“The opposition has been inciting public sentiment against us,” Rosman said, citing the pondok panas issue as an example.

“People who listen to the song will realise that they are being misled,” he continued.

Rosman revealed that Demokrasi, Demokrasi will be played daily, before the 8pm primetime news slot on national TV and radio stations, beginning this month.

“This is so that the message will get out, and the people will bear facts in mind when they listen to current affairs,” Rosman stressed.

Originally titled Pilihan Raya Pilihan Kita, the song’s first three verses were changed after the Public Advisory Department (PAD) cautioned that it could encourage more elected representatives to resign.

(Ear pic source:; worm
pic by IngerM /
Apparently, anxiety or obsessive-compulsive disorder medication can alleviate the symptoms of an earworm. I wonder if sales of anti-depressants in Malaysia are unusually high.

Could this depression be related to the religious matters which are all the rage these days? (Okay, okay. When have they never?)

Jacqueline Ann Alfonso lends voice to non-Muslim nasyid compilation

PETALING JAYA, 4 May 2009: Akademi Impian winner Jacqueline Ann Alfonso will contribute a track to a compilation of nasyid songs performed by non-Muslim artists.

“I am very pleased to be part of this groundbreaking project,” Alfonso said.

The 22-year-old rising star said that she had agreed to be a part of Penyayang Records’ 20 Lagu Nasyid Kafir because she wanted to promote interfaith understanding.

“Islam is such a beautiful religion. I’m very excited,” Alfonso said.

According to Penyayang Records producer Ronnie Tan, the compilation of religious music is meant to diffuse religious mistrust among Malaysians.

“This is our way of bringing Prime Minister Datuk Seri Najib Razak’s dream of 1Malaysia to reality,” Tan said.

He stressed that the songs in the compilation would not be using the word “Allah”.

“We need to take into account the sensibilities of our fellow man [and woman],” Tan explained.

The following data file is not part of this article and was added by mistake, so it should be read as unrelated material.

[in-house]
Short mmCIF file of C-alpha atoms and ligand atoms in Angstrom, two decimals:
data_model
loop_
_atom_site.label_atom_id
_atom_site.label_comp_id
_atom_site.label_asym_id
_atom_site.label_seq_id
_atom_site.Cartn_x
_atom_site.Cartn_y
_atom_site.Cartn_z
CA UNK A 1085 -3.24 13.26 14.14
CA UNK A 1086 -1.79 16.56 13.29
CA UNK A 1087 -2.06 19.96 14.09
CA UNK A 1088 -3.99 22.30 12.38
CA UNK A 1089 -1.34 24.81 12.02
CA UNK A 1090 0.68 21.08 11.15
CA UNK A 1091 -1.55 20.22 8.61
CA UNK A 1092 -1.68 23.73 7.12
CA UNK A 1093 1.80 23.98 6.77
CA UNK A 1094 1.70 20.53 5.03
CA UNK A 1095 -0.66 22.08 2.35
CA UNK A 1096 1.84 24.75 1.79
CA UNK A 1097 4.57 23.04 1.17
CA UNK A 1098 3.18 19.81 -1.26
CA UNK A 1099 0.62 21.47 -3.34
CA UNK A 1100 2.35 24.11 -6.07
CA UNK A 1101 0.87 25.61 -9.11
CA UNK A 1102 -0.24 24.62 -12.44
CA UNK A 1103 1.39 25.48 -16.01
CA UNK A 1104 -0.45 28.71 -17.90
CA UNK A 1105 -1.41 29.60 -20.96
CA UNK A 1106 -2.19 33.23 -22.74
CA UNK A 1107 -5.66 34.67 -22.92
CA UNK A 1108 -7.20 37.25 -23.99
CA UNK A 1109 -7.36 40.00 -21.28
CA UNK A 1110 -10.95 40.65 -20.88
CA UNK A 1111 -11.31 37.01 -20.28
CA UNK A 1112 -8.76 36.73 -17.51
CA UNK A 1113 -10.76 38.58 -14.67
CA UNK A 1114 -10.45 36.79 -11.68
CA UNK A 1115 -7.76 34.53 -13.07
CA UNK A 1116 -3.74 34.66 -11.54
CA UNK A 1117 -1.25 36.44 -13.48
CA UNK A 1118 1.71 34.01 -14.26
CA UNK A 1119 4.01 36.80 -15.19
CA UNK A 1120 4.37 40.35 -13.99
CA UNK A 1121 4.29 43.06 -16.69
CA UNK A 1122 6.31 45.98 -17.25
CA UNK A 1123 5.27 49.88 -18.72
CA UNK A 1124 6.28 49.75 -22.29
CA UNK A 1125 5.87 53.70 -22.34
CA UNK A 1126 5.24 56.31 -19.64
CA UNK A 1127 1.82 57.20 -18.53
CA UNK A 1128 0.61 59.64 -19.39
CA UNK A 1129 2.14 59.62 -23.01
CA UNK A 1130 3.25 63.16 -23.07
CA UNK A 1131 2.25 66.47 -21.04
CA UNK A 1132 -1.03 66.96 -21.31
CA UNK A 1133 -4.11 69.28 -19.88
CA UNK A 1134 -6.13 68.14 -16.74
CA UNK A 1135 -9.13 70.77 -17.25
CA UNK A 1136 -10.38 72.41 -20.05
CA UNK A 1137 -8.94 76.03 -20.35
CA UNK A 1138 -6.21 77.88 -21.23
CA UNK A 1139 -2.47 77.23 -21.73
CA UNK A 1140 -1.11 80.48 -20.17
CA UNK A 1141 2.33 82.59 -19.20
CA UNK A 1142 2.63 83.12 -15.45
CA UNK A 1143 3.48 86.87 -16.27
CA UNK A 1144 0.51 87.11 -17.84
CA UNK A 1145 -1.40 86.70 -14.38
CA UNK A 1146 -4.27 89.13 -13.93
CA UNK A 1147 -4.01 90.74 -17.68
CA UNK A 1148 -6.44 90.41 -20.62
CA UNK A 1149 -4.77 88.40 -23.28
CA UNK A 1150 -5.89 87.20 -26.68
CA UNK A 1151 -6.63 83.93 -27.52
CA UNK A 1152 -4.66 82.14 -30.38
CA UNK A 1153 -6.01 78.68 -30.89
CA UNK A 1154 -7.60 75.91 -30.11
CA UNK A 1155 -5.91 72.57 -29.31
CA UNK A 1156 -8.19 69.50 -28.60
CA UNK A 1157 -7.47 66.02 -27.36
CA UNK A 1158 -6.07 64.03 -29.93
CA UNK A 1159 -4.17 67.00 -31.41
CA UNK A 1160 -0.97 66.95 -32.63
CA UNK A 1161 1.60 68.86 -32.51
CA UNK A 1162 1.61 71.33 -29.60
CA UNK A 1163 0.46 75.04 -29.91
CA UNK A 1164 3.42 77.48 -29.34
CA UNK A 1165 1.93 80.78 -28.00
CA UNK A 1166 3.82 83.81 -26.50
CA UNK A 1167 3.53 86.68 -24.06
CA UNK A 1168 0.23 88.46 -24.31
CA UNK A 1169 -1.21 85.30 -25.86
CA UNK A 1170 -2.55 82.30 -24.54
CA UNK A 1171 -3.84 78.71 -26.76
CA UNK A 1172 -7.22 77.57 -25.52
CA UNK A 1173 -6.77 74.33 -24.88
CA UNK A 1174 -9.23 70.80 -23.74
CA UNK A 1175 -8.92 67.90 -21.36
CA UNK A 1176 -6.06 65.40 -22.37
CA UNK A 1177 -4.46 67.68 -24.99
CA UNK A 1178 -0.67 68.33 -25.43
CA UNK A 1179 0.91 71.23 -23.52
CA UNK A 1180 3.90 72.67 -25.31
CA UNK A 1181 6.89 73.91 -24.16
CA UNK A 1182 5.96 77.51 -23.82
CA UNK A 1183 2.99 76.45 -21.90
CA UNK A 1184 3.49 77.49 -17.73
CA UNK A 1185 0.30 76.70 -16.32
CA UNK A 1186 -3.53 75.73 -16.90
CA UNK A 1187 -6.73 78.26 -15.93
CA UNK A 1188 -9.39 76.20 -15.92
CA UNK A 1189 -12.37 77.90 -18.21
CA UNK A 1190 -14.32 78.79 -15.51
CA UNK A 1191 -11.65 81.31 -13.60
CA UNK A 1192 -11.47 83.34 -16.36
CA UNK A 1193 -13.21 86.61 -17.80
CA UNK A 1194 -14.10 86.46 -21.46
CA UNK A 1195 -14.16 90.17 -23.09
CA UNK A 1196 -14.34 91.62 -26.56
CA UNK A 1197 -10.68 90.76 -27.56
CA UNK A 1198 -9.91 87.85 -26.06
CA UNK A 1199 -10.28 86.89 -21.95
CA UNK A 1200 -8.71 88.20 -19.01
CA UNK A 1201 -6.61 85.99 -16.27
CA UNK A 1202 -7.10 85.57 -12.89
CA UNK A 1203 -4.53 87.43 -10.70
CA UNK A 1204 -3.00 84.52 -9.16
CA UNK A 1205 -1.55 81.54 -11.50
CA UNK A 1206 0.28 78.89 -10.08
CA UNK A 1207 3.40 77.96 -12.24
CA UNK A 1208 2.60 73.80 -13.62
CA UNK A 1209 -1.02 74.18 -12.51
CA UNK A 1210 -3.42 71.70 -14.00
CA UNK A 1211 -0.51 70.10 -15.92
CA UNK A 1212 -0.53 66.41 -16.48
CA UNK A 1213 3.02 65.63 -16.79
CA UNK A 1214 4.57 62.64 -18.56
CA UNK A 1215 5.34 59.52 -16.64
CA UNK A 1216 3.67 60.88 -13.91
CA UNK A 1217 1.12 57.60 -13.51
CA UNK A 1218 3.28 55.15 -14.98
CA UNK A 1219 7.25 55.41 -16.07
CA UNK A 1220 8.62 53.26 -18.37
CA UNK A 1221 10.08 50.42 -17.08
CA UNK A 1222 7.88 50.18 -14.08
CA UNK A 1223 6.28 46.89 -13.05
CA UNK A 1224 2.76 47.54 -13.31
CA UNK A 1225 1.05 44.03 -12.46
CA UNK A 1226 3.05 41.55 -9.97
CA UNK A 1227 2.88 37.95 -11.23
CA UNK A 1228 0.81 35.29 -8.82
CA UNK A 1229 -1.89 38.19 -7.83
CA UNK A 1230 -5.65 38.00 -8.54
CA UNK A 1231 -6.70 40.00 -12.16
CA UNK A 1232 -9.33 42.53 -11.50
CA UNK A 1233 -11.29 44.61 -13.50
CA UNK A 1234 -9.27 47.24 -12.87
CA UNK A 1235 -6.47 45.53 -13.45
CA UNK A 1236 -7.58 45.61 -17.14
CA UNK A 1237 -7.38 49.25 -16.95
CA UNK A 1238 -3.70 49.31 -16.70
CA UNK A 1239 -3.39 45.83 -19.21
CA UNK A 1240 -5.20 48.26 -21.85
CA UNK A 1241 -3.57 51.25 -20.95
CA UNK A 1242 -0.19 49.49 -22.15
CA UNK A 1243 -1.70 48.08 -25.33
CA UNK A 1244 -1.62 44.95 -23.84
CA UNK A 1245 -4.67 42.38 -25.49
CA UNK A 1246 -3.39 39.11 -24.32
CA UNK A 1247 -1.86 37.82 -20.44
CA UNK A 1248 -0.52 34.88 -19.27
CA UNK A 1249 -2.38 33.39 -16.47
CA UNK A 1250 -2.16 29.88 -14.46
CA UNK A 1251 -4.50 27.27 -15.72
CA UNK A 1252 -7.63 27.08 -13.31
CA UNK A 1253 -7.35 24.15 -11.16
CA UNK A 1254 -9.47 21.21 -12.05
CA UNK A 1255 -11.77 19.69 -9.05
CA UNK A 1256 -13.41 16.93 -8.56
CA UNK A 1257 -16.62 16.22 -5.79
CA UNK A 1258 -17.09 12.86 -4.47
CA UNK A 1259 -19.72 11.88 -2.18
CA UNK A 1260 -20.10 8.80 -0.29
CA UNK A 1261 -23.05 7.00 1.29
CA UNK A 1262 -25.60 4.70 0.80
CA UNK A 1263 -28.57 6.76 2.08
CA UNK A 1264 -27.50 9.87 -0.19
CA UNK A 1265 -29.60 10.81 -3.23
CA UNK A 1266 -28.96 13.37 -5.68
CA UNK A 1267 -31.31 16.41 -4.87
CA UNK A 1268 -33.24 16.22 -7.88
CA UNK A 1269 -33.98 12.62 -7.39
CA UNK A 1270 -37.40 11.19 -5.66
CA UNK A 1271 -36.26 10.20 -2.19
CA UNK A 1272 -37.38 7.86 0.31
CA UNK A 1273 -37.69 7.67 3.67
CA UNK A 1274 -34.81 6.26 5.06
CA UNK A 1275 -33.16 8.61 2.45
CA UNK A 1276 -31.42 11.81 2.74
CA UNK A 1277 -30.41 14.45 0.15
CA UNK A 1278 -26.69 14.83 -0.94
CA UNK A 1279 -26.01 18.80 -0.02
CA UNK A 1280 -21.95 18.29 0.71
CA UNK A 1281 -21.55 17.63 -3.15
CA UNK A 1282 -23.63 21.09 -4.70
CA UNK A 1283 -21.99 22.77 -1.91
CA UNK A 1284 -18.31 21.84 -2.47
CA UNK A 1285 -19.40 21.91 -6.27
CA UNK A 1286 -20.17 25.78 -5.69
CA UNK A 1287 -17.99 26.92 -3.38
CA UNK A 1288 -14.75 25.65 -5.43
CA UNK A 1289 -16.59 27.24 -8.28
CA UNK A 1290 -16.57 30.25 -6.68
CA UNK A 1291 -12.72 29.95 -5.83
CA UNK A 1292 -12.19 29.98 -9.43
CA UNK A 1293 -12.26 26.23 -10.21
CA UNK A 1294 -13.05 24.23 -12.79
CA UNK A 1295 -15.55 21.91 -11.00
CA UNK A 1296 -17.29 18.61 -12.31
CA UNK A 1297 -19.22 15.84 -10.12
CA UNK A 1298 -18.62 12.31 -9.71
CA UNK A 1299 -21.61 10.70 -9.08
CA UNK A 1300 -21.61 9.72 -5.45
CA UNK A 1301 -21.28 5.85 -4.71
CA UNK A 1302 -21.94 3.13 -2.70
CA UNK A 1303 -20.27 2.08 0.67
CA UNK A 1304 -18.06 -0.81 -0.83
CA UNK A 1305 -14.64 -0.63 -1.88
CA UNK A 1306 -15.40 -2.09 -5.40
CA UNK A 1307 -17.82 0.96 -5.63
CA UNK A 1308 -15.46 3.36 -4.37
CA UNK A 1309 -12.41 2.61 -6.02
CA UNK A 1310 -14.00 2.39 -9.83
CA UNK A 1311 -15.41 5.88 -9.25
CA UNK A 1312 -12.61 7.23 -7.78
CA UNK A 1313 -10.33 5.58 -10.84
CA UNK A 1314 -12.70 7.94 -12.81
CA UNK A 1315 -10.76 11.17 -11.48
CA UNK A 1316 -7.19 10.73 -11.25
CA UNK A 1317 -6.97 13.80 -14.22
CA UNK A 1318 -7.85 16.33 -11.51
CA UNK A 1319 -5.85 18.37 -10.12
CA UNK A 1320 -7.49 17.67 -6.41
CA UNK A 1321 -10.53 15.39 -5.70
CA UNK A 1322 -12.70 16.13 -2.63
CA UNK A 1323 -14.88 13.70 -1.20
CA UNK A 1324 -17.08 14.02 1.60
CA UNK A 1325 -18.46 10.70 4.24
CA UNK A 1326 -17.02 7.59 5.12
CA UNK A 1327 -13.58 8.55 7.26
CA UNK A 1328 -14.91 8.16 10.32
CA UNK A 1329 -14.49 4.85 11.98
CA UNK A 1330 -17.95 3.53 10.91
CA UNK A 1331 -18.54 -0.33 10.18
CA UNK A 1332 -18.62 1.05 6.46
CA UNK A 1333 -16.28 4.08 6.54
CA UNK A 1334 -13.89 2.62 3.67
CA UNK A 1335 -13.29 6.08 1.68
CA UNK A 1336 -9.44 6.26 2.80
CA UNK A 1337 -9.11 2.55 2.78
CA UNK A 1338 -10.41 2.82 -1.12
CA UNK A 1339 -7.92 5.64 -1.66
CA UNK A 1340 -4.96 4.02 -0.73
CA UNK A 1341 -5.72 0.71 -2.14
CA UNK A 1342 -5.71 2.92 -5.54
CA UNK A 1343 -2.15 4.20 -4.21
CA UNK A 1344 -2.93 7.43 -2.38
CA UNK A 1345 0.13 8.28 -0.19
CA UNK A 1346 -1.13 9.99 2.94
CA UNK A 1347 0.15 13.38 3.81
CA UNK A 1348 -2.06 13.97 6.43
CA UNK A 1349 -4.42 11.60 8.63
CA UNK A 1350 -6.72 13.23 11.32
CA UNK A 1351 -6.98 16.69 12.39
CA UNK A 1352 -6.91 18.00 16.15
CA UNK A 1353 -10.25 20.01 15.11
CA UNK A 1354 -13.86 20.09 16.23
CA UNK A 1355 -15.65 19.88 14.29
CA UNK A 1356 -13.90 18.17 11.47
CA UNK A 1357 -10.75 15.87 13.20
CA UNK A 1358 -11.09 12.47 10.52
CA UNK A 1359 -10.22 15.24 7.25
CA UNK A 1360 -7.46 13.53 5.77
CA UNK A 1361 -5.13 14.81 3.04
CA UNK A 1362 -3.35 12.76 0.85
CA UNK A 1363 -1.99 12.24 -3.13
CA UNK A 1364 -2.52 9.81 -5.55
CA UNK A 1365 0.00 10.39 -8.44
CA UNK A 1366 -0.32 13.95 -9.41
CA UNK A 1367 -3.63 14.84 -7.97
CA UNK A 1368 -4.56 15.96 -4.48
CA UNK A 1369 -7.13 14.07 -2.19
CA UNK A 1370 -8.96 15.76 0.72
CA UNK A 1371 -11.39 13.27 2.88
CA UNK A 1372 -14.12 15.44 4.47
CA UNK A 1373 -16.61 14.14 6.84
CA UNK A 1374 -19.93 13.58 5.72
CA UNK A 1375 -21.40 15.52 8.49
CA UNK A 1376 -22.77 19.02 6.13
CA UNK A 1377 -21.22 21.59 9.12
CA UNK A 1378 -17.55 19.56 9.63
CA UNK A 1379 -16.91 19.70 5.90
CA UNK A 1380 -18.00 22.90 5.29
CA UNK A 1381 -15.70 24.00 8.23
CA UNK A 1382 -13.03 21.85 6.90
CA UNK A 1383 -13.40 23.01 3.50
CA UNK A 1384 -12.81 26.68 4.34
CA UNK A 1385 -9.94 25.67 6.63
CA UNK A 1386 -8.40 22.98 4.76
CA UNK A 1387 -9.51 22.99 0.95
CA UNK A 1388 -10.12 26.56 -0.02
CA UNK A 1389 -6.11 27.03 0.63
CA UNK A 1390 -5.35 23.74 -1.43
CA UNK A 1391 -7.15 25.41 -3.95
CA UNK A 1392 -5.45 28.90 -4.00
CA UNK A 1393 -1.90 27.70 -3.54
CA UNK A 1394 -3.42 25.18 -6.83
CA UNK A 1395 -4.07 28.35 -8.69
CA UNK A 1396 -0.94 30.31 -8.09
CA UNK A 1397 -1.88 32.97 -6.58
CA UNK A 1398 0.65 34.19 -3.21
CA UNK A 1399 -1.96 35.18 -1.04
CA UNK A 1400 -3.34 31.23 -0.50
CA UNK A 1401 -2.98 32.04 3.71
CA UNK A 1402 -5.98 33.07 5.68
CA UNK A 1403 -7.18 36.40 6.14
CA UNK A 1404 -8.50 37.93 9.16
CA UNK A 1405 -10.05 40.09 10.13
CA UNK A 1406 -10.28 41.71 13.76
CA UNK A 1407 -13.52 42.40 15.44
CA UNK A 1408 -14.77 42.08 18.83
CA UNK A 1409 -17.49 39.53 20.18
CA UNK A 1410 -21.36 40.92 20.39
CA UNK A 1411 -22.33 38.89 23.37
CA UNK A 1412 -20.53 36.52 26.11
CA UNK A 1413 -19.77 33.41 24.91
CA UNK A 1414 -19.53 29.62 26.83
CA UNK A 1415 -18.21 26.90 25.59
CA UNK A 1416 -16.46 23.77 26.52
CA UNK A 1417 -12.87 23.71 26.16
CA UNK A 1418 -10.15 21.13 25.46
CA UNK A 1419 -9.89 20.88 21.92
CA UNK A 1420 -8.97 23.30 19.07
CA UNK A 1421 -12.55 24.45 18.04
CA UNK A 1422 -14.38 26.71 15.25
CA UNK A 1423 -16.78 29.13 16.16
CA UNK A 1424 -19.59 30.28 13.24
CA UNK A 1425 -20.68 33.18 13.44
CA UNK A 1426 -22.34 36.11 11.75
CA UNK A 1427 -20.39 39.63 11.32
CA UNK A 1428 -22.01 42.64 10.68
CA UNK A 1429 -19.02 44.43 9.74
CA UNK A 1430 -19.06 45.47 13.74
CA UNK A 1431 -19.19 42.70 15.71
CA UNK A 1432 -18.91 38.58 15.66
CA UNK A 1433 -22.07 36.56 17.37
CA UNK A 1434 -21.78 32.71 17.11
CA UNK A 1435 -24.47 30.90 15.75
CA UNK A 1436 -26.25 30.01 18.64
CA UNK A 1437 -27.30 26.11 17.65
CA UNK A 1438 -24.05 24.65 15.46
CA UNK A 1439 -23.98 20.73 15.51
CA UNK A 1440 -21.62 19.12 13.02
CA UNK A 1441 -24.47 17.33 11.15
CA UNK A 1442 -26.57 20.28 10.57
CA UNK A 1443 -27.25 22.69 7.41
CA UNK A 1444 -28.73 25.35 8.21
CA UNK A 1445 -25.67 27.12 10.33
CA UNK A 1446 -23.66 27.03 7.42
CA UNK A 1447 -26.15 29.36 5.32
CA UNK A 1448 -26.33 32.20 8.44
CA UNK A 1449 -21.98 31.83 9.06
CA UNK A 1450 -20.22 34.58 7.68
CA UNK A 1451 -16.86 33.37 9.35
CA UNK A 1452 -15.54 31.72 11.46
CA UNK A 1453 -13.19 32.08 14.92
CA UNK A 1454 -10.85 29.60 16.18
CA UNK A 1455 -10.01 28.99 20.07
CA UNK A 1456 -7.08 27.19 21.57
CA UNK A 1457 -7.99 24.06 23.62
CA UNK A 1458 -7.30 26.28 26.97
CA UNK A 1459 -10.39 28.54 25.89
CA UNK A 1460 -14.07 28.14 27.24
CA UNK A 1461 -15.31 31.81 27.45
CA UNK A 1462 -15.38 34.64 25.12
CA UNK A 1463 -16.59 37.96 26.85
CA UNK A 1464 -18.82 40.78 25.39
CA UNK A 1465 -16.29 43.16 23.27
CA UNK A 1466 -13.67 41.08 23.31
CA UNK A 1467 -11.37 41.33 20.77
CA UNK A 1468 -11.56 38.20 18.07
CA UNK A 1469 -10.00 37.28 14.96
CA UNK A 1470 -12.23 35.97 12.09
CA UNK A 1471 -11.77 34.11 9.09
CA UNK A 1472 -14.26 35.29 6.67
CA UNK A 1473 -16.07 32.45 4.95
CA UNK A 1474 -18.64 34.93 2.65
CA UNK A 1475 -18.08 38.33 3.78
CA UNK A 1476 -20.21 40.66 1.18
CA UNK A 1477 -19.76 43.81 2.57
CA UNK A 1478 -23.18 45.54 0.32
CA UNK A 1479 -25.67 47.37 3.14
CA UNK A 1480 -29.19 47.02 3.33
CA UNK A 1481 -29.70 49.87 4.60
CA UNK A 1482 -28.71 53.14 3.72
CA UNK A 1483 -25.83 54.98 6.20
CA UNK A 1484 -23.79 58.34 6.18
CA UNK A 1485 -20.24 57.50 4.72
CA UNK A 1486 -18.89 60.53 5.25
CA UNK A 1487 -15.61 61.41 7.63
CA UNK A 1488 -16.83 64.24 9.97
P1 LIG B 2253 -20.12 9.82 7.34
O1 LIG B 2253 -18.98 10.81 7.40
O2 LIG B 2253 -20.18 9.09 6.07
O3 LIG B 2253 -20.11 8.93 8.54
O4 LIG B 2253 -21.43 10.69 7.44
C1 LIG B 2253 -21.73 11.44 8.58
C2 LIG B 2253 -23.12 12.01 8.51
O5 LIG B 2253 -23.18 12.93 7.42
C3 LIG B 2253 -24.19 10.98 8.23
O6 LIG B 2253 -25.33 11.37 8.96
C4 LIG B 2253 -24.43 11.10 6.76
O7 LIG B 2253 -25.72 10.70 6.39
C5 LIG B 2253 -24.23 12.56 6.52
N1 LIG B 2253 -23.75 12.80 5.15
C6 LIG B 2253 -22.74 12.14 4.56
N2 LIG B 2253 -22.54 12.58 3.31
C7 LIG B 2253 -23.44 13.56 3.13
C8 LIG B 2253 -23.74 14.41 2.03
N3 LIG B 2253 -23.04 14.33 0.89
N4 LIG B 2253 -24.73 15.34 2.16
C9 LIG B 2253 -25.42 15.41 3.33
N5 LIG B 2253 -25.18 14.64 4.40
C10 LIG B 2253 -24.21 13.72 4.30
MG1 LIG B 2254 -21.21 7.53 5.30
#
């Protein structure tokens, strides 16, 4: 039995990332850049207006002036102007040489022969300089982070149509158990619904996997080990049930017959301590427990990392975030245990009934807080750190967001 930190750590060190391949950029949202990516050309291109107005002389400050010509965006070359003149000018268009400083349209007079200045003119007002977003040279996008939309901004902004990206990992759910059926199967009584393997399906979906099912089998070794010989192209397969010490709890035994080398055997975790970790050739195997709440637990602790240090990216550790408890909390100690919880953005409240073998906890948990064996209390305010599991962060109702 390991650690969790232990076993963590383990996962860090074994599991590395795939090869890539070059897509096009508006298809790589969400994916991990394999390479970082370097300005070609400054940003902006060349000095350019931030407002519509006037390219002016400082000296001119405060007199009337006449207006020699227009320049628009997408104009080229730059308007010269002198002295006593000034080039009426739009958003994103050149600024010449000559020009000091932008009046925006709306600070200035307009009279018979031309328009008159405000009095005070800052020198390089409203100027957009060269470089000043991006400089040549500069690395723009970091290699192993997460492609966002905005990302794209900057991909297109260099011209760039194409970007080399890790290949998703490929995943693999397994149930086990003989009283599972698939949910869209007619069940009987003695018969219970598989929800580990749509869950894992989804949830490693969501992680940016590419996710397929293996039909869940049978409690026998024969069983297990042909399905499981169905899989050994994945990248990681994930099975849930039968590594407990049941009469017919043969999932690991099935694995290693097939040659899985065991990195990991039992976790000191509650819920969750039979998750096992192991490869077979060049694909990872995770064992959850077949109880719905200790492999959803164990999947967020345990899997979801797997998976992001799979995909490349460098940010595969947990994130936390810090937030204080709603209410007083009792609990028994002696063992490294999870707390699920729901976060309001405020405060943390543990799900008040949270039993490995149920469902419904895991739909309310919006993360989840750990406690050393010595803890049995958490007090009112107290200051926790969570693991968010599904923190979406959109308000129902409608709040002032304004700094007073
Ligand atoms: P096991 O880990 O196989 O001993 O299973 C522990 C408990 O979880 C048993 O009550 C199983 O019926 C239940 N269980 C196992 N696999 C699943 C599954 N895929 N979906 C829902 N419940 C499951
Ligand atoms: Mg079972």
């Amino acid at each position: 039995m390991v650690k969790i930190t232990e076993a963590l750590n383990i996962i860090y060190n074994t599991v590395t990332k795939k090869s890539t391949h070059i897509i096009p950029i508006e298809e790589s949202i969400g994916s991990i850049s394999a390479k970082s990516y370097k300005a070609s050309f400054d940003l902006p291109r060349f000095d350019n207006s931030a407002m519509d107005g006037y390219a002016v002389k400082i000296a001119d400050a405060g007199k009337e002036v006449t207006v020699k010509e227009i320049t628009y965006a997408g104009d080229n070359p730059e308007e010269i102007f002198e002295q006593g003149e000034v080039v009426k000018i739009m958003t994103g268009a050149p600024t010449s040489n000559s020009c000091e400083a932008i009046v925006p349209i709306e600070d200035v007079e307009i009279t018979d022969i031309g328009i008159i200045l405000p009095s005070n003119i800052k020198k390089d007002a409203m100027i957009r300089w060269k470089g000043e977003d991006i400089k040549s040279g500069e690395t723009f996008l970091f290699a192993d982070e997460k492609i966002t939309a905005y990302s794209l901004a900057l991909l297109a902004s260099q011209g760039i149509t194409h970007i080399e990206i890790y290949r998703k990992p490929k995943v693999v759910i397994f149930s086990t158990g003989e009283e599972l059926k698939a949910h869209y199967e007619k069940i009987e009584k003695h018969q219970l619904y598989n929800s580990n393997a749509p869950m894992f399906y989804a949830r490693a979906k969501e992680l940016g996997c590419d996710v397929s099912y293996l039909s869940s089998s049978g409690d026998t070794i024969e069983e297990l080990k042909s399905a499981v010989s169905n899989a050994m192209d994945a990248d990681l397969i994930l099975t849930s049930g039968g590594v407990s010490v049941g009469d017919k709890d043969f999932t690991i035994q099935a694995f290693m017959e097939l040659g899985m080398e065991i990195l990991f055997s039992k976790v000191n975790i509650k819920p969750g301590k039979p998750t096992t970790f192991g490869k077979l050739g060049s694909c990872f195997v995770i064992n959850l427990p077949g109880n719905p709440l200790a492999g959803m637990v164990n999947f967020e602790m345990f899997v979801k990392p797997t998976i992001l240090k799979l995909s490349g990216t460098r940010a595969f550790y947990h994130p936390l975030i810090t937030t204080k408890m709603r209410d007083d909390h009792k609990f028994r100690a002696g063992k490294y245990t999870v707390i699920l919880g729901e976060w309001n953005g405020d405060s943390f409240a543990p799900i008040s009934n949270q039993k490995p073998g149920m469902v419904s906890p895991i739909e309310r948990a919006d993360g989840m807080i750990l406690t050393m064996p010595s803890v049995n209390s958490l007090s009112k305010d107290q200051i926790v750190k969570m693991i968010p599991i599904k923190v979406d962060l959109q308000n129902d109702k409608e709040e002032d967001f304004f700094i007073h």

Other confirmed artists on the project include Mandarin pop star Rockie Han and bhangra dance group Groove Sonix. Tan revealed that his company had also approached notable Malaysian performers Francissca Peter and Pete Teo, but they had declined due to “scheduling difficulties”.

Zedeck Siew wants disco nasyid.

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7 Responses to “Patriotic songs!”

  1. cruzeiro says:


    Zedeck – fantastic! With such brilliant ideas, you may soon be appointed as chief strategist in this 1Malaysia campaign lah!

    The “Nasyid Kafir” got me ROTFLMAO …

  2. Shao says:

    Well, the best swine flu song has to beat this one, “La Gripa del Marrano”

    It contains both a theory as to its origins and friendly advice on what to do! 😉

  3. oster says:

    These songs were great ideas when we only had three channels and had no choice but to listen. Not anymore.

    But who expects anyone to move with the times?


  4. soulsberry says:

    hahaha! fantastic article!

  5. siew eng says:

    But seriously, have you heard the ‘patriotic’, feel-good-about-the-BN-gov’t songs lately on tv?

  6. jughead says:

    Wow that theme music is like an anthem on crack! Love it! Haha!

  7. cathy says:

    Lol! I heart you long time, Zedeck.

    Thanks for bringing this to my attention. I’m off to write my award winning song now.